Sentences and Fragments: Evelyn Hampton’s WE WERE ETERNAL AND GIGANTIC

Magic Helicopter Press, 32 pages, $5.00

Many whiles ago a copy of this chapbook arrived in the mail, with a tiny little piece of notebook paper (complete with frayed left-hand edge from being ripped from a spiral binding), and on this piece of paper, a personal note from Evelyn herself. It appears that Evelyn hand-typed the note on a typewriter, and I’ve always loved that. As pretty much generally always happens when I receive a free book, little pleasure chills tickled my spine.

I have to admit, too, that the back cover copy made me think to myself, “Awesome!” This little chapbook, from Magic Helicopter Press, is described like this:
“Slippery when tender and wise as light squared, Evelyn Hampton’s We Were Eternal and Gigantic knows what the heart is for: it’s for beating someone in the alley.”
Who wouldn’t want to dive in and devour?

So it is my pleasure now to be able to write a few words here about some of Evelyn’s poems.

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Birkensnake 2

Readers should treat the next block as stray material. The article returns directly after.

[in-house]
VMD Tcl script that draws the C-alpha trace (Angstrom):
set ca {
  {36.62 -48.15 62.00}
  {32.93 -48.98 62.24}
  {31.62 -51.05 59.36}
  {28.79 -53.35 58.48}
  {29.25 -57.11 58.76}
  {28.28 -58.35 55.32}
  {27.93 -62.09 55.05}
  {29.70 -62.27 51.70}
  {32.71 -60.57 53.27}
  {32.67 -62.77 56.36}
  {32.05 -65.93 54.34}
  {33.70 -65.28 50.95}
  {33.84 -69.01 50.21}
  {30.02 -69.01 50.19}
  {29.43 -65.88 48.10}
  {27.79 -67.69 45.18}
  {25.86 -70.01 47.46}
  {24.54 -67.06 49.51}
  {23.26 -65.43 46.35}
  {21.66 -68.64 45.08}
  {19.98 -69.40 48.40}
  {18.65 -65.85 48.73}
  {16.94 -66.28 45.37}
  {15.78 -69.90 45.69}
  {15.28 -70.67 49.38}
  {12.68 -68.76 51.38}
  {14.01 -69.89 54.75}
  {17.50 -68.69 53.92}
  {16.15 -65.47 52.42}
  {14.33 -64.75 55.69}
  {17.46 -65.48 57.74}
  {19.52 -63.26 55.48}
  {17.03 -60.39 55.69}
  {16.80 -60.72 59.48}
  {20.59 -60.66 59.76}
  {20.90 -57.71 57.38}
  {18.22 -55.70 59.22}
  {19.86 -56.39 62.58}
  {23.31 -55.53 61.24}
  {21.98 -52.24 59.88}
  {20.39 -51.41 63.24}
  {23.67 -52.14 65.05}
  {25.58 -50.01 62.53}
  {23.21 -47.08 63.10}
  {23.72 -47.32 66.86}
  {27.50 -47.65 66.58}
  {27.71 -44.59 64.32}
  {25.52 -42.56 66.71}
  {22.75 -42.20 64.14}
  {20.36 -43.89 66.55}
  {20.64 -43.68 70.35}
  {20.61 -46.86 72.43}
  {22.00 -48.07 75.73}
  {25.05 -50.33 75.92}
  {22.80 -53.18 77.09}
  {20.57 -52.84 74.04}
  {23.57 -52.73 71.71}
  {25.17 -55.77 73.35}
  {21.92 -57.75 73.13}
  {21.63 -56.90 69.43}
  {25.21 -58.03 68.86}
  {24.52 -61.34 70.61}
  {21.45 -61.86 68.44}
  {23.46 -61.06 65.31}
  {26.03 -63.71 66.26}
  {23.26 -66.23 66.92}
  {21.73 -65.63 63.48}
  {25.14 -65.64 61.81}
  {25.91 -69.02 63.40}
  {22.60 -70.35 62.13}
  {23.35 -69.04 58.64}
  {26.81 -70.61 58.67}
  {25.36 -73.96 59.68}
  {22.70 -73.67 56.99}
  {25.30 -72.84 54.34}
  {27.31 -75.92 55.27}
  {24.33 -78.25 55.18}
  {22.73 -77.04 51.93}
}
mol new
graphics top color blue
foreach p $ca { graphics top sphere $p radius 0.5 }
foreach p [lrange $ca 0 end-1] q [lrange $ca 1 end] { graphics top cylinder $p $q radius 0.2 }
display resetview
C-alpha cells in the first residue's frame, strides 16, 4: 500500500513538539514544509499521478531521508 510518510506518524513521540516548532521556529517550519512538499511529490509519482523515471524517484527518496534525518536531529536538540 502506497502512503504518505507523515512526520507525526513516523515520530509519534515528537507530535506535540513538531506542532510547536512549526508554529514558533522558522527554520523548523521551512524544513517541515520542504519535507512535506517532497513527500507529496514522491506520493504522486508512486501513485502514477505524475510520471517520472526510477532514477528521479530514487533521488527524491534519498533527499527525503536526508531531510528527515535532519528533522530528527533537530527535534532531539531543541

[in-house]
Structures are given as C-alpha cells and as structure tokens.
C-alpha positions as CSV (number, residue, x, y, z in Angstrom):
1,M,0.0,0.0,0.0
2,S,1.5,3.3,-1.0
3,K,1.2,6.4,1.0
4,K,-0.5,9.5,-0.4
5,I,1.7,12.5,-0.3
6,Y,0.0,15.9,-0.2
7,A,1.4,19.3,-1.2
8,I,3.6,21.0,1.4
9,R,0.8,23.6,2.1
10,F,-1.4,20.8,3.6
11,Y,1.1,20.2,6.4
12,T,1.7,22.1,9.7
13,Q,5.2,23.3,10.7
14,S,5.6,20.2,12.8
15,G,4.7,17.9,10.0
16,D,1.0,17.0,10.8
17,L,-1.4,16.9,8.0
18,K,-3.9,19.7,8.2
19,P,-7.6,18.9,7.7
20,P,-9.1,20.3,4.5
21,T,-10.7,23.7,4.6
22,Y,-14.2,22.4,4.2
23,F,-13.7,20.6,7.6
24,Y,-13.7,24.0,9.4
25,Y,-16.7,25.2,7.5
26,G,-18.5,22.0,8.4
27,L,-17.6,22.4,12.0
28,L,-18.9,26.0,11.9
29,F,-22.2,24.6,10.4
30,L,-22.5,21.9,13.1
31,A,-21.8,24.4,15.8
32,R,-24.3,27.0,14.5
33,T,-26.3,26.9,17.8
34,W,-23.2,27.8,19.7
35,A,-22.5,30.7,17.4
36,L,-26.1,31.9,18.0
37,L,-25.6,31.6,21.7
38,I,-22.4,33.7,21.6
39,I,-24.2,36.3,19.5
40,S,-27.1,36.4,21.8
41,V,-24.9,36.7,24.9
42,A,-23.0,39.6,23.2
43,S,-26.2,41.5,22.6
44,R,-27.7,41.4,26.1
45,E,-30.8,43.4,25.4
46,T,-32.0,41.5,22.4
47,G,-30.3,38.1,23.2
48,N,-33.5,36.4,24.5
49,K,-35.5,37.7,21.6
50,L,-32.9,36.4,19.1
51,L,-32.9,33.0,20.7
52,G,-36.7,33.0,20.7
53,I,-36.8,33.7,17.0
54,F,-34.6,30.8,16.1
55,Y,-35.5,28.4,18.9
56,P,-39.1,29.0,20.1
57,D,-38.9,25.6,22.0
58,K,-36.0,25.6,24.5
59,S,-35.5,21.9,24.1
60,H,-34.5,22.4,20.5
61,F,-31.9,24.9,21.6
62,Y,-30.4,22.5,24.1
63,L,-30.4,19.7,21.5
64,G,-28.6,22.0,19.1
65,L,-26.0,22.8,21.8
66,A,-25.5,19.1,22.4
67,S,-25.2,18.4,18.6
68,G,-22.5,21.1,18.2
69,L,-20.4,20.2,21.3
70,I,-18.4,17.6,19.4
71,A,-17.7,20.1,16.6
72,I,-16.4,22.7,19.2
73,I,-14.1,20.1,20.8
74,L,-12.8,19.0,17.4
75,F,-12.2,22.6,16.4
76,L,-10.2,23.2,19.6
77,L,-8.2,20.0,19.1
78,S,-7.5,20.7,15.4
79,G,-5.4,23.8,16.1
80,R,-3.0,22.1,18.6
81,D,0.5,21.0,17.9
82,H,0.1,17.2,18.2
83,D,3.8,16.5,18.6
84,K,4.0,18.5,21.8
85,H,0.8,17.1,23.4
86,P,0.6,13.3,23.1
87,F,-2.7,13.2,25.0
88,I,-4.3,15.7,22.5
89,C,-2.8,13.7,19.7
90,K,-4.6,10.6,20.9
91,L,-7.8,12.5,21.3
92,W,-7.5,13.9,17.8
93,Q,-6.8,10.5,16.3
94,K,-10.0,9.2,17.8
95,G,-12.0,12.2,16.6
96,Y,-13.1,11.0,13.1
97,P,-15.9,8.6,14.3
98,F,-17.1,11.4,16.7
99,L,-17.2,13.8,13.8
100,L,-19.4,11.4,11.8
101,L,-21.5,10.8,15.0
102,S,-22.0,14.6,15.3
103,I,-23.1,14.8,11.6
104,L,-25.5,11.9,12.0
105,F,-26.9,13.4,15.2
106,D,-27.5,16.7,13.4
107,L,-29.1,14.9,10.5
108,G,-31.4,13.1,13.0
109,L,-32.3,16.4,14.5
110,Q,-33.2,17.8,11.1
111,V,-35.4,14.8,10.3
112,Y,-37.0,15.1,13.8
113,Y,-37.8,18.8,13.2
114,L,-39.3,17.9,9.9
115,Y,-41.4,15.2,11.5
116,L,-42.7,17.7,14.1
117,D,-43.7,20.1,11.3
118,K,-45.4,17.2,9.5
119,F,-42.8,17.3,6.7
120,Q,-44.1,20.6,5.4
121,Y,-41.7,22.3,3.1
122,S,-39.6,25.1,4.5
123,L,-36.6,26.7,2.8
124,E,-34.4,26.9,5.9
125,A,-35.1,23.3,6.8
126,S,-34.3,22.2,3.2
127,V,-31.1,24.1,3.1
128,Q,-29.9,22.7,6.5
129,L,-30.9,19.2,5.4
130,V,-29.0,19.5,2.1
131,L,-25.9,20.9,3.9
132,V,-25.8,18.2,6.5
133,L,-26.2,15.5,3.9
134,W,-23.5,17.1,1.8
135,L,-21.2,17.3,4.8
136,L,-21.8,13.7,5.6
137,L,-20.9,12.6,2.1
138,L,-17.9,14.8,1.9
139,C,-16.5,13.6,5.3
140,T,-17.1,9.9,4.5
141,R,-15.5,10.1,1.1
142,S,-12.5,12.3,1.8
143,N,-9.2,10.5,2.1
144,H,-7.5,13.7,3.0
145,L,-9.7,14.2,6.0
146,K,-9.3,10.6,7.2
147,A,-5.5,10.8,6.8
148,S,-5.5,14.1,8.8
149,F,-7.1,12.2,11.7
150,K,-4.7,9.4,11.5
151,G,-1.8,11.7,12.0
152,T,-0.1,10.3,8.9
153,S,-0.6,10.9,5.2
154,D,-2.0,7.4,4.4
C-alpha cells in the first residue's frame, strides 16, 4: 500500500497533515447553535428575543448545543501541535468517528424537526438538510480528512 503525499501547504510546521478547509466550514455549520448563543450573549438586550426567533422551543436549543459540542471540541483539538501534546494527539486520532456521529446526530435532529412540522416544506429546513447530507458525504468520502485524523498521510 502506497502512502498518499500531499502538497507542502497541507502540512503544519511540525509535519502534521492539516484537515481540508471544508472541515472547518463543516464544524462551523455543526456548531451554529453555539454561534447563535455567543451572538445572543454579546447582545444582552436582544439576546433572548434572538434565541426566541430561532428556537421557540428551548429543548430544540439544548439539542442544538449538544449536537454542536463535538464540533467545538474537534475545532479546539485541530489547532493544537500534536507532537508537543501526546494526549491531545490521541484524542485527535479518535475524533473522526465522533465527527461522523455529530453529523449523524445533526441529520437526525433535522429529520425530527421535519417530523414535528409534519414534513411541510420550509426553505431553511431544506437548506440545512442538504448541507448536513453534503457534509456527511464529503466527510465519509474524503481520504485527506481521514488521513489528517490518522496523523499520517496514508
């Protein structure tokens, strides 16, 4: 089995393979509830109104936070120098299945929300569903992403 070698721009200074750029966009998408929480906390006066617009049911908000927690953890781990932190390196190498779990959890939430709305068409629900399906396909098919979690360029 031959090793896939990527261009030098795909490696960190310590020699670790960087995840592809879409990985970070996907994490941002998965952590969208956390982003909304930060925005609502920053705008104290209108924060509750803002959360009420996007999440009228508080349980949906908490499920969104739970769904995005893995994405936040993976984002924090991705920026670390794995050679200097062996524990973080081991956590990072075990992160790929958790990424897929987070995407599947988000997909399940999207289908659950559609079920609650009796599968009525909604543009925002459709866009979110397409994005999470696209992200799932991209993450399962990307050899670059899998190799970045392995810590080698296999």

Birkensnake 2 CoverI met Joanna Ruocco at her release gathering for The Mothering Coven. After her reading, she gave me a copy of the latest issue of Birkensnake. She’s one of the editors there and she told me that she had bound the book herself. It’s a lovely object that was both blowtorch-singed, and sprayed, I think, with some kind of toxic (is there any other kind?) fixative.

Birkensnake 2 opens with Michael Stewart’s “The Children’s Factory,” a beguiling short short with no shortage of underlying menace. The factory’s machines here are “run by tiny hands. In the bowels. In the guts. In the very intestinal tract of it…” and the “Devil only knows what their great machine does—other than wheeze and breathe.” Though it easily works as a standalone piece, it also felt like it could be a fragment of a much larger narrative.

An excerpt from Danielle Dutton’s novel A World Called the Blazing World follows. It’s about Margaret Cavendish, a polymath who lived in England in the 17th century. Besides being Duchess of Newcastle-upon-Tyne she was a prolific writer who wrote poetry, philosophy, prose romances, essays, plays, and she also wrote a proto-science fiction novel, The Blazing World. Dutton is a wonderful stylist who writes sentences to luxuriate in:

The trip to Oxford was made in the dead of night. Kisses on the lawn at St. John’s Green. A perfect summer gloom of vegetal bravado: peonies, bugloss, native beetles singing.

[…]

Then someone cleared his throat—and Margaret saw she was in an alternate universe whirring far into space: African servants, poets, dogs in silken caps, platonic ideals, sparkling conversation, aristocratic ladies “half-dressed, like angels,” and ivy-coated quadrangles with womanizing captains, dueling earls, actors.

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